Justice Kavanaugh continued in relevant part: Here, it is undisputed that Rehaif errors occurred during Greer’s and Gary’s district court proceedings and that the errors were plain. To satisfy the “substantial rights” prong, Greer must show that, if the District Court had correctly instructed the jury on the mens rea element of a felon-in-possession offense, there is a “reasonable probability” that he would have been acquitted. Gary must show that, if the District Court had correctly advised him of the mens rea element of the offense, there is a “reasonable probability” that he would not have pled guilty. Greer and Gary have not carried that burden. Both had been convicted of multiple felonies prior to their respective felon-in-possession offenses. Those prior convictions are substantial evidence that they knew they were felons. And neither defendant argued or made a representation on appeal that he would have presented evidence at trial that he did not in fact know he was a felon when he possessed a firearm.
Greer’s and Gary’s counterarguments are unpersuasive. Greer primarily argues that an appellate court conducting plain-error review of a Rehaif instructional error may examine only the trial record, and may not consider, for example, information about a defendant’s prior convictions contained in a pre-sentence report. But the undisputed fact that Greer was a felon is in the trial record. In any event, that argument contravenes both logic and precedent. See, e.g., United States v. Vonn, 535 U. S. 55, 58–59.
Gary argues that he is exempt from ordinary plain-error review under Rule 52(b) for one of two alternative reasons. Gary first argues Cite as: 593 U. S. ____ (2021) that a narrow “futility” exception to Rule 52(b) applies because it would have been futile to object to the omission of the mens rea element from his plea colloquy given the pre-Rehaif state of the law. For that reason, Gary argues that his claim should be governed by the more lenient harmless-error standard of Rule 52(a) rather than the more exacting plain-error standard of Rule 52(b). Gary’s proposed futility exception lacks any support in the text of the Federal Rules of Criminal Procedure or in this Court’s precedents, which distinguish between harmless-error and plain-error review based on preservation. See, e.g., Johnson v. United States, 520 U. S. 461. Gary also asserts that Rehaif errors are “structural” and require automatic vacatur in every case without regard to whether a defendant can otherwise satisfy the plainerror test. The Court disagrees. Rehaif errors fit comfortably within the “general rule” that “a constitutional error does not automatically require reversal of a conviction.”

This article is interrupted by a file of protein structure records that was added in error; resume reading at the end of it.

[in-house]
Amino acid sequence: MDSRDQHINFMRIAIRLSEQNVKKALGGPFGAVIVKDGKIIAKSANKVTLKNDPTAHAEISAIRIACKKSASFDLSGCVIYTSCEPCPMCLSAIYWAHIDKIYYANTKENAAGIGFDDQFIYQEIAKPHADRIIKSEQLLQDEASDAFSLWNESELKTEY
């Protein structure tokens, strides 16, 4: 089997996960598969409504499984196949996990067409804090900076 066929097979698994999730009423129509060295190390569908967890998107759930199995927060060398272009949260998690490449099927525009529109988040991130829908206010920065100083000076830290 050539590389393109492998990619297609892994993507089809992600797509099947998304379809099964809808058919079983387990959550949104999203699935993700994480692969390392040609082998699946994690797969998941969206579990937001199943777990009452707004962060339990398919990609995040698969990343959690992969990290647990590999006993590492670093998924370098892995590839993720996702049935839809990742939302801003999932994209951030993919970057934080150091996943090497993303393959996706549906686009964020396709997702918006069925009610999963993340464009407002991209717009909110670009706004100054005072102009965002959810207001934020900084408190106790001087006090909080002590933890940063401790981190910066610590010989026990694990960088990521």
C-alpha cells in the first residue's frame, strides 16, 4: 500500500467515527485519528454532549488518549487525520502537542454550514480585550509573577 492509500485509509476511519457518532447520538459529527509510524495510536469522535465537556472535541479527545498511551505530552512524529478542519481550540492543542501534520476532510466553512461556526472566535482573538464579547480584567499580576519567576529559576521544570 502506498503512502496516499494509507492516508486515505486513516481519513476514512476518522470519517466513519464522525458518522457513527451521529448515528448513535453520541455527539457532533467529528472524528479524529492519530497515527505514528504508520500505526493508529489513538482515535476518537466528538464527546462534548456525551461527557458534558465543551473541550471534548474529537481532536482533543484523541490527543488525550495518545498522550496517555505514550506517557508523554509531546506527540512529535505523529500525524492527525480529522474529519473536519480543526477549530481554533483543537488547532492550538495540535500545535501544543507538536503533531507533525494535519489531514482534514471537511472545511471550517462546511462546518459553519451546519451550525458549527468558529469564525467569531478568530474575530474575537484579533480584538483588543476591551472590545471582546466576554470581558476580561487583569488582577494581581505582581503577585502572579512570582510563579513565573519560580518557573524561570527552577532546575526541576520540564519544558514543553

It is not clear what the Court means by the phrase “present evidence at trial that he did not in fact know that he was a felon.” The phrase seems to undermine the fundamental principle that the defense has no burden of proof at trial. Moreover, it is a standard jury instruction that mens rea evidence must be inferred since we cannot look into people’s minds for direct evidence of intent.